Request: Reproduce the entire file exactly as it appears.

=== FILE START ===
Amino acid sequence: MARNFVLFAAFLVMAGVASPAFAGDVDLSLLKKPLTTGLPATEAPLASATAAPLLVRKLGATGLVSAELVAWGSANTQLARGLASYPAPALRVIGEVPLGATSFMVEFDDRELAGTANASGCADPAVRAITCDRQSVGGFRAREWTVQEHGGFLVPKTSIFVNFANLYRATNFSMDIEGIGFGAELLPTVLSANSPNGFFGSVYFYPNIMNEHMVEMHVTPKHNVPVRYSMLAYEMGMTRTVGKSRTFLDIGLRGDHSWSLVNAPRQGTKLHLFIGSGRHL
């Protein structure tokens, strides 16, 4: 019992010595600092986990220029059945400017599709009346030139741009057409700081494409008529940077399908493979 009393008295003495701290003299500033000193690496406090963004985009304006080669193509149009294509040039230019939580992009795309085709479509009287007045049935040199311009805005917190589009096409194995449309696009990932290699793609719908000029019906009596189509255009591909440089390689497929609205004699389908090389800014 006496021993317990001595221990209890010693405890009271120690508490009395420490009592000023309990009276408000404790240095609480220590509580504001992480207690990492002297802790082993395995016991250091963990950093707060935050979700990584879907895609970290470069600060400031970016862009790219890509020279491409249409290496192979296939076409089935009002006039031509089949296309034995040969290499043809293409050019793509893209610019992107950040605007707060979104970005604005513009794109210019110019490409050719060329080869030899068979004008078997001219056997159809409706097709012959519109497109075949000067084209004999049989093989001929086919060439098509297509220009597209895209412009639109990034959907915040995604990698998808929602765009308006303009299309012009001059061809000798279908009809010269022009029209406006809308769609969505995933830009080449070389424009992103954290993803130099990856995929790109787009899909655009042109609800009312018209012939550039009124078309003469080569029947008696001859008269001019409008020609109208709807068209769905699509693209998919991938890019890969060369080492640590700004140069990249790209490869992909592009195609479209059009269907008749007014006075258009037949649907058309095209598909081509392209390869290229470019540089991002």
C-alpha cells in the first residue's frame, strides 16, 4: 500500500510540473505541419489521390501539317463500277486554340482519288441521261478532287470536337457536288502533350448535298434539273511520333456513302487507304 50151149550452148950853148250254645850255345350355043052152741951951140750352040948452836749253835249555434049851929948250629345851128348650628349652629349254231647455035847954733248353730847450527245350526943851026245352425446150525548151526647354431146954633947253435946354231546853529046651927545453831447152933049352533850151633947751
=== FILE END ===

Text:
Amino acid sequence: MARNFVLFAAFLVMAGVASPAFAGDVDLSLLKKPLTTGLPATEAPLASATAAPLLVRKLGATGLVSAELVAWGSANTQLARGLASYPAPALRVIGEVPLGATSFMVEFDDRELAGTANASGCADPAVRAITCDRQSVGGFRAREWTVQEHGGFLVPKTSIFVNFANLYRATNFSMDIEGIGFGAELLPTVLSANSPNGFFGSVYFYPNIMNEHMVEMHVTPKHNVPVRYSMLAYEMGMTRTVGKSRTFLDIGLRGDHSWSLVNAPRQGTKLHLFIGSGRHL
């Protein structure tokens, strides 16, 4: 019992010595600092986990220029059945400017599709009346030139741009057409700081494409008529940077399908493979 009393008295003495701290003299500033000193690496406090963004985009304006080669193509149009294509040039230019939580992009795309085709479509009287007045049935040199311009805005917190589009096409194995449309696009990932290699793609719908000029019906009596189509255009591909440089390689497929609205004699389908090389800014 006496021993317990001595221990209890010693405890009271120690508490009395420490009592000023309990009276408000404790240095609480220590509580504001992480207690990492002297802790082993395995016991250091963990950093707060935050979700990584879907895609970290470069600060400031970016862009790219890509020279491409249409290496192979296939076409089935009002006039031509089949296309034995040969290499043809293409050019793509893209610019992107950040605007707060979104970005604005513009794109210019110019490409050719060329080869030899068979004008078997001219056997159809409706097709012959519109497109075949000067084209004999049989093989001929086919060439098509297509220009597209895209412009639109990034959907915040995604990698998808929602765009308006303009299309012009001059061809000798279908009809010269022009029209406006809308769609969505995933830009080449070389424009992103954290993803130099990856995929790109787009899909655009042109609800009312018209012939550039009124078309003469080569029947008696001859008269001019409008020609109208709807068209769905699509693209998919991938890019890969060369080492640590700004140069990249790209490869992909592009195609479209059009269907008749007014006075258009037949649907058309095209598909081509392209390869290229470019540089991002």
C-alpha cells in the first residue's frame, strides 16, 4: 500500500510540473505541419489521390501539317463500277486554340482519288441521261478532287470536337457536288502533350448535298434539273511520333456513302487507304 50151149550452148950853148250254645850255345350355043052152741951951140750352040948452836749253835249555434049851929948250629345851128348650628349652629349254231647455035847954733248353730847450527245350526943851026245352425446150525548151526647354431146954633947253435946354231546853529046651927545453831447152933049352533850151633947751